The Unsung Hero
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Producing Fly Tyer magazine is a team effort. After the authors submit their articles to our offices, an entire group of people swing into action to create what you now hold in your hands. Look to the right, and you'll see what is called a magazine masthead; it's a list of many of the people who have roles in producing this publication.

As good as we feel after each issue of Fly Tyer leaves the door on its way to your mailbox or local newsstand, our efforts pale in comparison to the upcoming publication of the new edition of Ernest Schwiebert's Nymphs. Scott Bowen, an editor at Lyons Press, the publisher of Nymphs, will be the unsung hero of this monumental work. Let me sing his praises.

Scott was a freelance editor at the time the rough manuscript of the new Nymphs landed on his desk. As a fly fisherman, he was well aware of Ernie's reputation and the influence his books have had on our sport. Scott knew this was going to be a very special book, and, as he was to learn, it was going to be very large project.

"Oh yes, it was big. The manuscript contained about a million words when I received it; that's about thirty-six hundred pages. Ernie expanded well beyond the original edition of Nymphs. He wanted to share what he had learned in the thirty years since he wrote the first edition; he was always researching the topic and had a lot to say. Ernie also added more illustrations and told even more of his great stories. I spent nine months just editing the text."

Every issue of Fly Tyer is 80 pages, but that also includes the ads. How do you tackle a 3,600-page manuscript?

"The problem was that we had to find some way to publish this massive book. First, we cut it to a slightly more manageable eight hundred thousand words. But that was still a lot, so we decided to create two separate volumes." How did you determine what to leave in and what to cut? How did Ernie react to your changes?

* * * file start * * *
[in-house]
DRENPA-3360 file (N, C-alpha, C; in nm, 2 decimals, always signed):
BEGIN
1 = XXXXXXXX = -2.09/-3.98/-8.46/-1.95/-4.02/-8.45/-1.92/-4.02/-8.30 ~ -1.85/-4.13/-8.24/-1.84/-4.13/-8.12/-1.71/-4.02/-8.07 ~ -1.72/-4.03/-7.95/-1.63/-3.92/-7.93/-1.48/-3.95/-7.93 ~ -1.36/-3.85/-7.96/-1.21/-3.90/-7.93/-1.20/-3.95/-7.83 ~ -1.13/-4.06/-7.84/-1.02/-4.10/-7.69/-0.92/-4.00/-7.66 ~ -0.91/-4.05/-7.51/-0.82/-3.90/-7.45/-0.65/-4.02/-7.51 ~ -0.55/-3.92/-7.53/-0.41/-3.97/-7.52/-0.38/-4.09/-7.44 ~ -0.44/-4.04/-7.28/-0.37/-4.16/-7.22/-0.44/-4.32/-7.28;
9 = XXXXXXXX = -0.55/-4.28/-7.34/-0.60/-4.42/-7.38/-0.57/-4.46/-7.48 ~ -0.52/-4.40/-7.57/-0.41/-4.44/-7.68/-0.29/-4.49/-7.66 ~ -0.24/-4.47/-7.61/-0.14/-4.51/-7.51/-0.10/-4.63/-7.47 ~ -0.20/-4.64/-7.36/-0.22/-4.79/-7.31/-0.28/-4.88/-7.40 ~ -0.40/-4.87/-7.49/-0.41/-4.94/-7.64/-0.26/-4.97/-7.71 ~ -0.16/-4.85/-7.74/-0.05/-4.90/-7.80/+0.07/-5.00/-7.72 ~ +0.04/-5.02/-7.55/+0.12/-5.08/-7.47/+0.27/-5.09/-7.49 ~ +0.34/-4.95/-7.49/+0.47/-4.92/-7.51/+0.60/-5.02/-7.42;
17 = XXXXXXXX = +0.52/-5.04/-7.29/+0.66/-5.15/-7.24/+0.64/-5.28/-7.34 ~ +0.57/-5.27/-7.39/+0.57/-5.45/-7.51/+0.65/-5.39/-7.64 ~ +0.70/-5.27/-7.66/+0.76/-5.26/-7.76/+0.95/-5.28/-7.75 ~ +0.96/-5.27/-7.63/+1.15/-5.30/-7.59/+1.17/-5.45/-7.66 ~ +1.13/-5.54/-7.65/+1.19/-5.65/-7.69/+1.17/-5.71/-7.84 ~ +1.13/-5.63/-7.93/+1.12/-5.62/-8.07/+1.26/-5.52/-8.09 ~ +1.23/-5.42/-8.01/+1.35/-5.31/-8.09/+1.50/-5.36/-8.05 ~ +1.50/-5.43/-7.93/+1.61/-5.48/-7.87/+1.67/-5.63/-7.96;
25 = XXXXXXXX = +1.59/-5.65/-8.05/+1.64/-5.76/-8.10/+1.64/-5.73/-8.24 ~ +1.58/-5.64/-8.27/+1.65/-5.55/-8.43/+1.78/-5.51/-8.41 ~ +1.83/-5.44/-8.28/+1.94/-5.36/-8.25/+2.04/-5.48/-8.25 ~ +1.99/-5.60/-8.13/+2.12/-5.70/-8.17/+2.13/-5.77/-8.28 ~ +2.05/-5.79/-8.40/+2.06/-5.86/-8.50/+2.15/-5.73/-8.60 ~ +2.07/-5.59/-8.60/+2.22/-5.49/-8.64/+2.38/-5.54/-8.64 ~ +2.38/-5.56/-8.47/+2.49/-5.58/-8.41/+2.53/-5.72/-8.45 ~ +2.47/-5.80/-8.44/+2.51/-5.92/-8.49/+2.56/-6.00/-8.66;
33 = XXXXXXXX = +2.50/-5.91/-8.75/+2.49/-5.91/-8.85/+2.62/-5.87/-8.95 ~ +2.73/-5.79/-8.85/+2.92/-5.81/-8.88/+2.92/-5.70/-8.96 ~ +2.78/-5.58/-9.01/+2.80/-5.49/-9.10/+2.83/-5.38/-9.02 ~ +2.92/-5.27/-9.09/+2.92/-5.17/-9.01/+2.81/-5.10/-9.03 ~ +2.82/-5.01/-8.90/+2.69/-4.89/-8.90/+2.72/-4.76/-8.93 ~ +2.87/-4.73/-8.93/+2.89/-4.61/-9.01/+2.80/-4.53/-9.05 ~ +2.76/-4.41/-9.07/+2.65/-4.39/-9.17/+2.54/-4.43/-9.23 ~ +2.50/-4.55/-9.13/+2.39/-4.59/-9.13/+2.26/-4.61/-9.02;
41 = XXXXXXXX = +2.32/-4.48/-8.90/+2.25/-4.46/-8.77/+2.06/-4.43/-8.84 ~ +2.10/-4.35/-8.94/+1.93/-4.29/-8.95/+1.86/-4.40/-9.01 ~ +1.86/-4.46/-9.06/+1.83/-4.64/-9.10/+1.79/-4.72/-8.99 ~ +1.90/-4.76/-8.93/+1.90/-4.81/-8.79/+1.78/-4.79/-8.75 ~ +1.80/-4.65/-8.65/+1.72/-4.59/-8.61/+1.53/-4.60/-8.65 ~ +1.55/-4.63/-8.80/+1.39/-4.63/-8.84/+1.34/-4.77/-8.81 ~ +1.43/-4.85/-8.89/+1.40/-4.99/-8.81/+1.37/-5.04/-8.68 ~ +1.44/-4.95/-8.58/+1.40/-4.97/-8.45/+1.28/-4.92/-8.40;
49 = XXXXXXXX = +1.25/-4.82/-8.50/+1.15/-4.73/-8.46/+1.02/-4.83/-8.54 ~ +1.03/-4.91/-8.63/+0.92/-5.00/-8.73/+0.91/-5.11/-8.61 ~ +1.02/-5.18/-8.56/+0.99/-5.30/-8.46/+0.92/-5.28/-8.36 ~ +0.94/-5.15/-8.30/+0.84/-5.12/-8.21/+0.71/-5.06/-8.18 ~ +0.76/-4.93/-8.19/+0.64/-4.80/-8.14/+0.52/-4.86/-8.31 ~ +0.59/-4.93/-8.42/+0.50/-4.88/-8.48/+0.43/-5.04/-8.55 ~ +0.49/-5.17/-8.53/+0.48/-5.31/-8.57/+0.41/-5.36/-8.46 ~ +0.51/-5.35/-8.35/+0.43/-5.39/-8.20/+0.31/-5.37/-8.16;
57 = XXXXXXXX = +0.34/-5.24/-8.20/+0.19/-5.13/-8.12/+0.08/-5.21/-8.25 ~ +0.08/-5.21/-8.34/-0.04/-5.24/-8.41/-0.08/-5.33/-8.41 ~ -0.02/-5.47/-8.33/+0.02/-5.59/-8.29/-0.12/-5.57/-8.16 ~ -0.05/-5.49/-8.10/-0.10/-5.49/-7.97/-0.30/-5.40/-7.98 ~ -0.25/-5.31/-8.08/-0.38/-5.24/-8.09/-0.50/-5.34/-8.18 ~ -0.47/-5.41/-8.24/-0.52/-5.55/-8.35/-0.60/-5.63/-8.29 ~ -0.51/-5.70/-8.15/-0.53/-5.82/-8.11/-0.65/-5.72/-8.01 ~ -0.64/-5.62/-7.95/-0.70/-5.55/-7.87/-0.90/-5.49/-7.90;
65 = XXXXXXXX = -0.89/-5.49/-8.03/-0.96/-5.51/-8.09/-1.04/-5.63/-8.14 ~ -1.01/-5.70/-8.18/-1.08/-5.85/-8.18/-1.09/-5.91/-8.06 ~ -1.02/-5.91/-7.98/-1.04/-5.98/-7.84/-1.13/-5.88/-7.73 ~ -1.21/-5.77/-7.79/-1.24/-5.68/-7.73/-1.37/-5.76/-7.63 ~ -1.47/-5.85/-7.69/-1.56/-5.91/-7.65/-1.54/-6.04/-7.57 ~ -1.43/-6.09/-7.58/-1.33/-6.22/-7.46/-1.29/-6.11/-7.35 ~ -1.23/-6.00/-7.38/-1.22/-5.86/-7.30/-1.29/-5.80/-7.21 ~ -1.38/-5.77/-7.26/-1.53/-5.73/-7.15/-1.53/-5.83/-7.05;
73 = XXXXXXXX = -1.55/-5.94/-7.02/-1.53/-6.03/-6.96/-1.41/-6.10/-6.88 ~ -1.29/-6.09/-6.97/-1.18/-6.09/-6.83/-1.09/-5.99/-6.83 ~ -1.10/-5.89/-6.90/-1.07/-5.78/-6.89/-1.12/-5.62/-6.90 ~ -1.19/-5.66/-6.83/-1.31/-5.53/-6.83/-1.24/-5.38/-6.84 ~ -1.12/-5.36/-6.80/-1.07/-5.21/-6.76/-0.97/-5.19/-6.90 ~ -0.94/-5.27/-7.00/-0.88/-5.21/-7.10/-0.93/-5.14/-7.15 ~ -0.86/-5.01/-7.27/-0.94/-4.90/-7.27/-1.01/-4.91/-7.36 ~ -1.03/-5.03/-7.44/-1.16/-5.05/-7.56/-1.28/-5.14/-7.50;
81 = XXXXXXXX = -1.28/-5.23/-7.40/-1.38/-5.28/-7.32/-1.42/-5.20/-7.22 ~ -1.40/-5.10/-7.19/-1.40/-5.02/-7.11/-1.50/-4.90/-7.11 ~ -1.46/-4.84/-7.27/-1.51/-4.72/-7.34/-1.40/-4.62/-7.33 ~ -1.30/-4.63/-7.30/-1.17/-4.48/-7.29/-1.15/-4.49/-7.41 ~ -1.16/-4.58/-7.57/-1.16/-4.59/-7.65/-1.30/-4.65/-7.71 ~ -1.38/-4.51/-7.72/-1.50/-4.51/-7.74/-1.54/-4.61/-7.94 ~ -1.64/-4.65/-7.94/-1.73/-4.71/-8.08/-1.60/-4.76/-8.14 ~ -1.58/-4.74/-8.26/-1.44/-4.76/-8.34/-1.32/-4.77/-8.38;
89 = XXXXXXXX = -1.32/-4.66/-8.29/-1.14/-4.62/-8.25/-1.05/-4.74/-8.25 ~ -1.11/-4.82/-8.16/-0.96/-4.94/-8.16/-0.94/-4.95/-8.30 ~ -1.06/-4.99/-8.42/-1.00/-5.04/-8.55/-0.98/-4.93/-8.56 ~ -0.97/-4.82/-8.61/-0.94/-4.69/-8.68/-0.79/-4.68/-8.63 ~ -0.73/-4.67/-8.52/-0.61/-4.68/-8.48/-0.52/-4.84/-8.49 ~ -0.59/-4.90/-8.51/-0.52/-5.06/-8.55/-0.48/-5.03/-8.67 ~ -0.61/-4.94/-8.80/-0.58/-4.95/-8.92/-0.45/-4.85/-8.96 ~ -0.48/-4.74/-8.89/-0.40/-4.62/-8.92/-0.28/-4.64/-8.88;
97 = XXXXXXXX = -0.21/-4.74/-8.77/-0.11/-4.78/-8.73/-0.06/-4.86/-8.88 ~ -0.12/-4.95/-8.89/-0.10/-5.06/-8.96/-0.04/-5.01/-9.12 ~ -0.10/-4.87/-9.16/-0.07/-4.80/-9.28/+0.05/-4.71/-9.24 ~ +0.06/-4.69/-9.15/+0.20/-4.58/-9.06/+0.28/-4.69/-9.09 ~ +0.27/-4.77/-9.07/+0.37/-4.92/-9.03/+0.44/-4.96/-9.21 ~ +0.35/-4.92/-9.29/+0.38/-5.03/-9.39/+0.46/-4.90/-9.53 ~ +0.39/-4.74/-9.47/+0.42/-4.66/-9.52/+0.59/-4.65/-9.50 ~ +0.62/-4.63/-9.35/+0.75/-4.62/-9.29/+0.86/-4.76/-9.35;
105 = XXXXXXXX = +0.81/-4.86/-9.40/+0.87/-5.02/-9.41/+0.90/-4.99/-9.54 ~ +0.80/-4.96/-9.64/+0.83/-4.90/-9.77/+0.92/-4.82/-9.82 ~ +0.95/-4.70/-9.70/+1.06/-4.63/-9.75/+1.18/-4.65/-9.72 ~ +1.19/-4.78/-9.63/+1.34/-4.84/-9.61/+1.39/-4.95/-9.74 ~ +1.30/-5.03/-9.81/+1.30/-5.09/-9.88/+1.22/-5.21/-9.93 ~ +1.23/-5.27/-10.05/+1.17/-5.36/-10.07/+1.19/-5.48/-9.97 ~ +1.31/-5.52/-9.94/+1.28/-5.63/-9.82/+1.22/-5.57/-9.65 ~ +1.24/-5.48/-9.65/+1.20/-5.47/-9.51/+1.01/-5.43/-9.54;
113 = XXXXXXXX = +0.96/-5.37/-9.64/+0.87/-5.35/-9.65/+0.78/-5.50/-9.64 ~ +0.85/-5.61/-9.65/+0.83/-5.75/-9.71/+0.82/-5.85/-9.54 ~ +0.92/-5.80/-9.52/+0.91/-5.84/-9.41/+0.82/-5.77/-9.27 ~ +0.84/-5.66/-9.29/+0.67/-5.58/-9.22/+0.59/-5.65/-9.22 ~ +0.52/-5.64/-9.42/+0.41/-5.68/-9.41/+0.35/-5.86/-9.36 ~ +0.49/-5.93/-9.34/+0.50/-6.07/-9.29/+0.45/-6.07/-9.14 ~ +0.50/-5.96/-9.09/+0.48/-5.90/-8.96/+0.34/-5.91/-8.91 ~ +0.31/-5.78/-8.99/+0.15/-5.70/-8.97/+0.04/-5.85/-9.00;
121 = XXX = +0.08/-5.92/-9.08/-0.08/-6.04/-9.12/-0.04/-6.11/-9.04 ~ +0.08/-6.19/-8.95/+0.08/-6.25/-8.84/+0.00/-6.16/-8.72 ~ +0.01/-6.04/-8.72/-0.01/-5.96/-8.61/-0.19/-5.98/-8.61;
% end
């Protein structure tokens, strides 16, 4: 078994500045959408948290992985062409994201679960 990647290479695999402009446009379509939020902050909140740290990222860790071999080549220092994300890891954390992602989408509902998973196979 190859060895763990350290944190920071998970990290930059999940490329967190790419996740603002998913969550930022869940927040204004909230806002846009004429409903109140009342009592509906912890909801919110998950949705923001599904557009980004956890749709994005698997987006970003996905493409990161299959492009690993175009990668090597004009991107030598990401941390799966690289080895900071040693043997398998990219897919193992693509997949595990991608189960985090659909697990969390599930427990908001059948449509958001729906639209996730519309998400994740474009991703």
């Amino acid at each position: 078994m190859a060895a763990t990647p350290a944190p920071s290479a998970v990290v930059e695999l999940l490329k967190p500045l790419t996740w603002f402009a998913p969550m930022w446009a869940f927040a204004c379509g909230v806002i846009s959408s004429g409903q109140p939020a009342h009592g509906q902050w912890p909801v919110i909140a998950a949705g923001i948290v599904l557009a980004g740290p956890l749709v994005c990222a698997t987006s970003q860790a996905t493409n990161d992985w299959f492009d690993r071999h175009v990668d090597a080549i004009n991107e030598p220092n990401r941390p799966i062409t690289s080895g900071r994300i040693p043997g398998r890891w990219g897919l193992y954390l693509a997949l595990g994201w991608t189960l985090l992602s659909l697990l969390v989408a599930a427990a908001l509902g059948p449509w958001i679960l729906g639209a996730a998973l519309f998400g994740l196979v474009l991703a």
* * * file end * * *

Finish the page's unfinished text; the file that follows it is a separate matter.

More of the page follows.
"My guiding principle was that if a story included something about nymphs—a pattern, a nymphing technique, a stream that Ernie loved, or anything else that would help someone catch a fish—we kept it in the book."

"I always had to present Ernie with a serious editorial rationale for making a change. It was a truly wonderful experience." We'd discuss any change, and he was always great to work with. Ernie read and approved the final manuscript before he passed away in 2005.

How did you divide the material into two volumes?

"The first book is Nymphs: Volume One—The Major Species. That will be available this June. Next, we'll release Nymphs: Volume Two—Stoneflies, Caddisflies, and the Lesser Mayflies. That's scheduled for August. We'll also offer a slipcased edition containing both volumes.

"In addition to enjoying all the new information about nymphs and fishing, readers will also see how Ernie evolved as an artist. Some of the new illustrations are very striking. And, the illustrations in the original edition were not color separated properly during the printing process; it will be done right this time, so the original art will look even better. All of the illustrations are going to look just the way Ernie wanted them to look."

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